Billie Eilish takes control over her image in her new video for “Lost Cause”


Should we be adding the label of auteur to Billie Eilish’s resume? Having directed the videos for her singles “everything I wanted” and “Therefore I Am”, the pop star hops back in the director’s chair for her new track “Lost Cause.” Surrounded by her friends hanging out, eating, messing around, playing games, and seemingly creating their own little pandemic paradise, Eilish contrasts the sharpness of the lyrics (which call a presumed lover a “lost cause”) with the unrepentant joy of the action on screen.

The video rocks between the aesthetic she’s become known for and the one she’s transitioning into: formerly a fan of the oversized, form fighting street style, colored by neon hair and talon-like nails, Eilish took to the cover of British Vogue to discuss her look and public/body image. The cover featured Eilish in noir-ish boudoir attire: a muted pink colored corset and coiffed blonde hair that looked retro, recalling pin up icon Bettie Page.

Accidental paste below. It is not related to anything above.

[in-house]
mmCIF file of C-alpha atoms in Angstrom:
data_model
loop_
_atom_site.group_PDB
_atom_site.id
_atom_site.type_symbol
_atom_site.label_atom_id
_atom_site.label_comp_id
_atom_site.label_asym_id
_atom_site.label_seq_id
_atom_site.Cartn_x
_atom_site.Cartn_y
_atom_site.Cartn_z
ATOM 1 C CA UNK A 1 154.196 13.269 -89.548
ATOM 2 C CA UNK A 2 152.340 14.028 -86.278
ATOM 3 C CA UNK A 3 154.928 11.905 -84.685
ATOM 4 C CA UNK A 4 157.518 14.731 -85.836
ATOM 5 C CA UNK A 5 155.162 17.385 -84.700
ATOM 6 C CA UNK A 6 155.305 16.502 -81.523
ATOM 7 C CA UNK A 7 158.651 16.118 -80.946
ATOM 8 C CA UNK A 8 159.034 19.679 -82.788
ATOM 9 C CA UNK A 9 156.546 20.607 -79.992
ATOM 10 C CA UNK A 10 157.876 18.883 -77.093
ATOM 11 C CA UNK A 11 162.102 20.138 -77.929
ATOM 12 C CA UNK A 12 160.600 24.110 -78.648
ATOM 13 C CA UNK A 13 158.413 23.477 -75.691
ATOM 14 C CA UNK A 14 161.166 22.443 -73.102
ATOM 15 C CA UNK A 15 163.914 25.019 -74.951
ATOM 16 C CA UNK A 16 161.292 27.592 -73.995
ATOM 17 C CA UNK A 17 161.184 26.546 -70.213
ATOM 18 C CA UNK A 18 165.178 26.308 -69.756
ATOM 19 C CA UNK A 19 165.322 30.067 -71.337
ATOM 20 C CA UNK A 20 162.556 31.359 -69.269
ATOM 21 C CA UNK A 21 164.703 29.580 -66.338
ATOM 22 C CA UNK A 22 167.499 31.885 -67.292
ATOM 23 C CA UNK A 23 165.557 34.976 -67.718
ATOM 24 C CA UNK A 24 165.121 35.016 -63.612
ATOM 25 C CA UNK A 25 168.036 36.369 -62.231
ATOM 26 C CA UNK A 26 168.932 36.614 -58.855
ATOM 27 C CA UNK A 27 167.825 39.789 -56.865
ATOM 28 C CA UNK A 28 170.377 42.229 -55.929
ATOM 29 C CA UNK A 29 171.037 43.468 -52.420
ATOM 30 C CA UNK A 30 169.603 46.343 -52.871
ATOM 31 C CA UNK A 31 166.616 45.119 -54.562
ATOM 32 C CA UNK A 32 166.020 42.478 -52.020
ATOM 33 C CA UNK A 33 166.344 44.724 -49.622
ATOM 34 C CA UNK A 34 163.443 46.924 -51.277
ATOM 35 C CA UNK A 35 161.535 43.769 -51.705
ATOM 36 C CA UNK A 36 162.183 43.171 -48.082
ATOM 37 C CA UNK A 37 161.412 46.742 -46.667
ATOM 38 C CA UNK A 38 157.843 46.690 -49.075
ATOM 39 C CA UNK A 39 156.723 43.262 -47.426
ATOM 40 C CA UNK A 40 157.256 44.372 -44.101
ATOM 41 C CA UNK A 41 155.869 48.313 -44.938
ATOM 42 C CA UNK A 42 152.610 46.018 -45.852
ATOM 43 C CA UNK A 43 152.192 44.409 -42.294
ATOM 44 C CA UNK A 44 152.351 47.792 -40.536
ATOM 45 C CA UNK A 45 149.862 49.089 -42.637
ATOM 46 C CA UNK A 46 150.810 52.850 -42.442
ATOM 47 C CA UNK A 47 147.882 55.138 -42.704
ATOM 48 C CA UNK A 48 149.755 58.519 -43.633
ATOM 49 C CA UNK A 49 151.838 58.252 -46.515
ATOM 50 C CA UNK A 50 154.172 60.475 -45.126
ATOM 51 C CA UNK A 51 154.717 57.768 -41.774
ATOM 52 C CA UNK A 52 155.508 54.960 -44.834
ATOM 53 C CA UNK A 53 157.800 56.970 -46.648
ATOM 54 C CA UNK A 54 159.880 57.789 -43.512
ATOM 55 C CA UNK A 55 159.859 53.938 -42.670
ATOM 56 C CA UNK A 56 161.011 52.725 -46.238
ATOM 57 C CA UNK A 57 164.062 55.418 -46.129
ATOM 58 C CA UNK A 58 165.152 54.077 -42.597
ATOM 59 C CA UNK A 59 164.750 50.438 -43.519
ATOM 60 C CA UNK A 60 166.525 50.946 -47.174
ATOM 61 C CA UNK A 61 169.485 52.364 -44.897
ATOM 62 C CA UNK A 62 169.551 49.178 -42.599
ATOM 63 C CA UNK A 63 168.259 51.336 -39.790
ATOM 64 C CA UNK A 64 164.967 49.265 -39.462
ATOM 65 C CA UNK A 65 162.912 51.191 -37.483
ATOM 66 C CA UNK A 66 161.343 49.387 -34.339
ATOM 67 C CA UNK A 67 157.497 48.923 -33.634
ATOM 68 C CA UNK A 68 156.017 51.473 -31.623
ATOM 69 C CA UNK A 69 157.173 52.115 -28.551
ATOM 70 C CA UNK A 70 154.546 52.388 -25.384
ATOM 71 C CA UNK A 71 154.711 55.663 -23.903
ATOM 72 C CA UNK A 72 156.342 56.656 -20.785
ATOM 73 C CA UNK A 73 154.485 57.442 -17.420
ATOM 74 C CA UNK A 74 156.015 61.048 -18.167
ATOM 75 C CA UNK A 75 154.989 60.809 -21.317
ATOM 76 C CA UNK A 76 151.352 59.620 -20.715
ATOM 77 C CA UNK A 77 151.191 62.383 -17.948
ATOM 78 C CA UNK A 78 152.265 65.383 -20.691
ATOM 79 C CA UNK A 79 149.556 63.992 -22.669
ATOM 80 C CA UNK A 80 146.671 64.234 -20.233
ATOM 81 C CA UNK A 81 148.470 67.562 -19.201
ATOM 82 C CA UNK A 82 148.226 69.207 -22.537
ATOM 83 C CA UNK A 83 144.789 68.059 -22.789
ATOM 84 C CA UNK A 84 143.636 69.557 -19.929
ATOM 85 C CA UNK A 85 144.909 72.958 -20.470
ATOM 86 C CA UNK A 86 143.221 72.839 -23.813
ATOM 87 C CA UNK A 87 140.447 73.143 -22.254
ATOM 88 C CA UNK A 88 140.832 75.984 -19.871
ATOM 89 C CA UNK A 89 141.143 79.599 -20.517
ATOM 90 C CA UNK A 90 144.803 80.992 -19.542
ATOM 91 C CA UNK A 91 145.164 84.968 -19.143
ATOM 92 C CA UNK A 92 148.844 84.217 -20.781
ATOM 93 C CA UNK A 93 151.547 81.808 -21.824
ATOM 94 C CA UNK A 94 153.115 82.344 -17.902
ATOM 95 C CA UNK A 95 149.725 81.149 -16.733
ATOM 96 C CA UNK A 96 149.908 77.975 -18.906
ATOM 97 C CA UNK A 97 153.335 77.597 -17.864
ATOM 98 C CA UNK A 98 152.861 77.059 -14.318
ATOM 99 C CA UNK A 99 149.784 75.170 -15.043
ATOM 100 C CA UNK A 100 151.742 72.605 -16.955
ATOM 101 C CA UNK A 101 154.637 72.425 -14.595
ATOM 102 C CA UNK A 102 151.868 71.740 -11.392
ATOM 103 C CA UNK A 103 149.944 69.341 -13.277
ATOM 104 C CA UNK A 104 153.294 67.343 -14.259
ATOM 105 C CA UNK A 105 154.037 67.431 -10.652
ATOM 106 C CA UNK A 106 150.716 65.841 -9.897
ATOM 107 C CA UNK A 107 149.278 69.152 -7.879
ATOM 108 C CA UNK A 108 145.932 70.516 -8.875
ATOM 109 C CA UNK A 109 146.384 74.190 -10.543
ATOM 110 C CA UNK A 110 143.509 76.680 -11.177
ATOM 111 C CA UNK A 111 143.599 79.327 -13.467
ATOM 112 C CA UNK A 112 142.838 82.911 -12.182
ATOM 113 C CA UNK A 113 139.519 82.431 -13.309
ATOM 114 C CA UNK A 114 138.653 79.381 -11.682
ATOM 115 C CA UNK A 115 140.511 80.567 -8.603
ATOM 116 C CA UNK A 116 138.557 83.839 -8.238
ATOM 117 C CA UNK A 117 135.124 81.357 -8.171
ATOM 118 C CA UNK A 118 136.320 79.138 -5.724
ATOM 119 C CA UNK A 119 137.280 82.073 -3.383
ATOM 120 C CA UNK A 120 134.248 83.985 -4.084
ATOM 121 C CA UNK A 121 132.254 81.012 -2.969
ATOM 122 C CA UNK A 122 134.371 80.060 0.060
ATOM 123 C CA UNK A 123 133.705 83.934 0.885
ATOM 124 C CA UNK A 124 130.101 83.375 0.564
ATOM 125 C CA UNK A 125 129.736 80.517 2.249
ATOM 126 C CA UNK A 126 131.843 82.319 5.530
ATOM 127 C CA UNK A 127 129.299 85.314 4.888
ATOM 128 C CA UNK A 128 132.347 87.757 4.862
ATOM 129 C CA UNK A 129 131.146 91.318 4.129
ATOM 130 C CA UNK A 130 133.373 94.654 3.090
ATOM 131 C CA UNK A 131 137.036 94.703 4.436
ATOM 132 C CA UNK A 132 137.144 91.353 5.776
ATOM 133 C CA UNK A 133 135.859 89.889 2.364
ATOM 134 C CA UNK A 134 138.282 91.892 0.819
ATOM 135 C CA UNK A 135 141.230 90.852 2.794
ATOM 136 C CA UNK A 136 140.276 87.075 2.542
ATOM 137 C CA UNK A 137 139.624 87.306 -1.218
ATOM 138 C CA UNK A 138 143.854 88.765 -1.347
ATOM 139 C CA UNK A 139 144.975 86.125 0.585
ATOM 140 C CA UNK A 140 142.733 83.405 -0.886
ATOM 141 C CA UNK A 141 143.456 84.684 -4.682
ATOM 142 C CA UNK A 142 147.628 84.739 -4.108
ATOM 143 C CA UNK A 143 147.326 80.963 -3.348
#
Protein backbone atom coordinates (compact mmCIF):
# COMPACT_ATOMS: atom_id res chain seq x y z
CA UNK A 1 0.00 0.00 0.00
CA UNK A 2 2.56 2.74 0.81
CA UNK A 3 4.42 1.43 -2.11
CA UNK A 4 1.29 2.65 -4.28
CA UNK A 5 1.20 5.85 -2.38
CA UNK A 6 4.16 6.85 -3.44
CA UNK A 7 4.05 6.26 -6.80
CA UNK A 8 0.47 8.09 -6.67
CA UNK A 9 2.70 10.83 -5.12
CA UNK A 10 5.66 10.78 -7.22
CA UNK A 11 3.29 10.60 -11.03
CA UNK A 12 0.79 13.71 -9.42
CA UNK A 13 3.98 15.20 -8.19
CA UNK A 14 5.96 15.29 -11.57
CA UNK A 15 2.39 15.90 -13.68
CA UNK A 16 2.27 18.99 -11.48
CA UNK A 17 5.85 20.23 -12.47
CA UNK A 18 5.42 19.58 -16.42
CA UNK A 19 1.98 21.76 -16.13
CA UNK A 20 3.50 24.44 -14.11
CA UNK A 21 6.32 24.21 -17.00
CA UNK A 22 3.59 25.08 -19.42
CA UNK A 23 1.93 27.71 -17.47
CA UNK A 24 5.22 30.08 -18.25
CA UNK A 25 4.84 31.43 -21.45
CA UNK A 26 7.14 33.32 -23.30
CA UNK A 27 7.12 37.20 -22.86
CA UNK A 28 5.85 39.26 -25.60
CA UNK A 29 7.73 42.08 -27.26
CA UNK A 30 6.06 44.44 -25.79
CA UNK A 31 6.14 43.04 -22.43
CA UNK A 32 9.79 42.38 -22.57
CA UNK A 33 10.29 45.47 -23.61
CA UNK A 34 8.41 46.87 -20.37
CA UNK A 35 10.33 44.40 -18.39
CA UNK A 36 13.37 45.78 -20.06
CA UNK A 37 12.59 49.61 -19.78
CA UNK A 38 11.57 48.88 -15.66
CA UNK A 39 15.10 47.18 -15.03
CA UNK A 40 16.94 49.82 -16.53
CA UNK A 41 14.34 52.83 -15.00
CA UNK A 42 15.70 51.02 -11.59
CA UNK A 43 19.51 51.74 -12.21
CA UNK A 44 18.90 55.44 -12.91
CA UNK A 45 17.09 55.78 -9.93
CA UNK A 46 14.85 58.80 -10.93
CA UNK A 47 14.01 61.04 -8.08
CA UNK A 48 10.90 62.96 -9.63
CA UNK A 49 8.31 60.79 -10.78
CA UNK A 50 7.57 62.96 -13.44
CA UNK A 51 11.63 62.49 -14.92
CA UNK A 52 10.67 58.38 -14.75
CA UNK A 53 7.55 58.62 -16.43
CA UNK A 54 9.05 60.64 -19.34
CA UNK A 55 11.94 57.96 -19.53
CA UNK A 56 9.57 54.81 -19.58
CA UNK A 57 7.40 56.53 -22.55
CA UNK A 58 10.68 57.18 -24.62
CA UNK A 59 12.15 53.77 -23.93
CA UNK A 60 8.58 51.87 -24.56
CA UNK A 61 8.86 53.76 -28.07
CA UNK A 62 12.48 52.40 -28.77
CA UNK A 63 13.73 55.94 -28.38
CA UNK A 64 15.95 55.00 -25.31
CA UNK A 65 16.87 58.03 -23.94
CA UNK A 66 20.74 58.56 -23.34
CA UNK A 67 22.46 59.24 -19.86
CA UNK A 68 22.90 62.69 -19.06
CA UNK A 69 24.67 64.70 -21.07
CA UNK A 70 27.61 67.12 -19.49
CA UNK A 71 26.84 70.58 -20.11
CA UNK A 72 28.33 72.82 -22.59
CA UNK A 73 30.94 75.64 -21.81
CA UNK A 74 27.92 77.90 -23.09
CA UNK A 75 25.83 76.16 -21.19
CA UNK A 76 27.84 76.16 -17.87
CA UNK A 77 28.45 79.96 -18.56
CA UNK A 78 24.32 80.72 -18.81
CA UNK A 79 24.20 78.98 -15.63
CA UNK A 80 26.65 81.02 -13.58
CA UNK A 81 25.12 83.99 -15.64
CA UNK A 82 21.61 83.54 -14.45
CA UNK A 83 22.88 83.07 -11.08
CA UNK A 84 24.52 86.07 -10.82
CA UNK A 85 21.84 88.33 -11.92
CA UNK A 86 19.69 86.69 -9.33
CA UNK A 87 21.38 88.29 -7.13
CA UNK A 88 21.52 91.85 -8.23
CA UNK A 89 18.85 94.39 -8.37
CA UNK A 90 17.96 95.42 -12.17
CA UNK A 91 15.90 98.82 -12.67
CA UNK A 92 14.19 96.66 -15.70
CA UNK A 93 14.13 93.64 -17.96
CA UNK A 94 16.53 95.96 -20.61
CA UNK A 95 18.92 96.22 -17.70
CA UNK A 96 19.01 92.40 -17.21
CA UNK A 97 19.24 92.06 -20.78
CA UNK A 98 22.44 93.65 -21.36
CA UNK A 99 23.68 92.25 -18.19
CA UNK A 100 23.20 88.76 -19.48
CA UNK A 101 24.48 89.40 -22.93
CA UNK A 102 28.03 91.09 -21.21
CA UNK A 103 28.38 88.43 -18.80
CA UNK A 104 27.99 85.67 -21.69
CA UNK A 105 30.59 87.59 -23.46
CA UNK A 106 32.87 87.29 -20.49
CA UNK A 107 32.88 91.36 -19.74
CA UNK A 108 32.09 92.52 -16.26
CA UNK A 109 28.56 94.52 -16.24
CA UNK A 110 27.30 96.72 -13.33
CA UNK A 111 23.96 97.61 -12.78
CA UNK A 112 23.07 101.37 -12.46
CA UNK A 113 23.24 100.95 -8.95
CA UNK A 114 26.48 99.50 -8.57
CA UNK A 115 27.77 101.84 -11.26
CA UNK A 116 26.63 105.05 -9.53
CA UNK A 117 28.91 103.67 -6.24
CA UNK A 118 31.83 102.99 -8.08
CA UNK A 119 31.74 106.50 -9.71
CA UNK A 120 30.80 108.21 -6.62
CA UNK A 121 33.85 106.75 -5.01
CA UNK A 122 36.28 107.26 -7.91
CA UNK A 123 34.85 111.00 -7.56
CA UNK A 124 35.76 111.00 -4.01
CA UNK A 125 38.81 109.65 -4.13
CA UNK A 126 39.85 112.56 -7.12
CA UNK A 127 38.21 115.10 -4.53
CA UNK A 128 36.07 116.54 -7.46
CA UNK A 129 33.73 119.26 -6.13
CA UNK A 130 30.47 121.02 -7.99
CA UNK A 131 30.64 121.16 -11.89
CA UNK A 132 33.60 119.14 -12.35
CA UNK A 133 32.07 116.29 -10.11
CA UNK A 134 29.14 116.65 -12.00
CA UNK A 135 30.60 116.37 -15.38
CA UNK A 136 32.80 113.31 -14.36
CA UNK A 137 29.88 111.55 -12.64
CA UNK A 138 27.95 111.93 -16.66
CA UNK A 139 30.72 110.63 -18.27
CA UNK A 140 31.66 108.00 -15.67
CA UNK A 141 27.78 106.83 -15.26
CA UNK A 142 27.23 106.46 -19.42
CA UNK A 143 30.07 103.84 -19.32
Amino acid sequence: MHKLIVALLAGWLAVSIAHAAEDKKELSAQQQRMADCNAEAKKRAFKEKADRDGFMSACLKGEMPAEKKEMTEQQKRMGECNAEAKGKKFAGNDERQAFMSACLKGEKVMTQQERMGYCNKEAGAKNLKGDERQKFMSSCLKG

The video, which features her sweet and sour vocals, slathered on every vowel and yet underplayed on consonants, has Eilish and her friends in slumber party-ware, sweats and a sky blue nightgown, certainly a nod to the more intimate image of her persona she’s crafting. But the video also contains shots of Eilish donning a backwards cap and too large plaid shirt, an oversized t-shirt, a closet full of shoes, shirts, and pants.

There’s a mildly draggy feel to the video in the brief moments of Eilish switching between explicitly gendered outfits and the clothes which appear to make that presence a little more ambiguous. Her teaser for the album, which echoed eerily and appeared to have strains of 1950s ballad-work, pushed in slowly to show a similar aesthetic as that of the Vogue cover: blonde, aching. The video for “Your Power,” which dropped April 29, had Eilish in a loose desert dawn colored shirt and pants, pointing to an aesthetic in evolution.

As Eilish appears to command more control over her image and aesthetic, she continues to visually hint at a specific language that may inform and shape her career, giving fans a tool with which to understand it. That’s what auteurs do.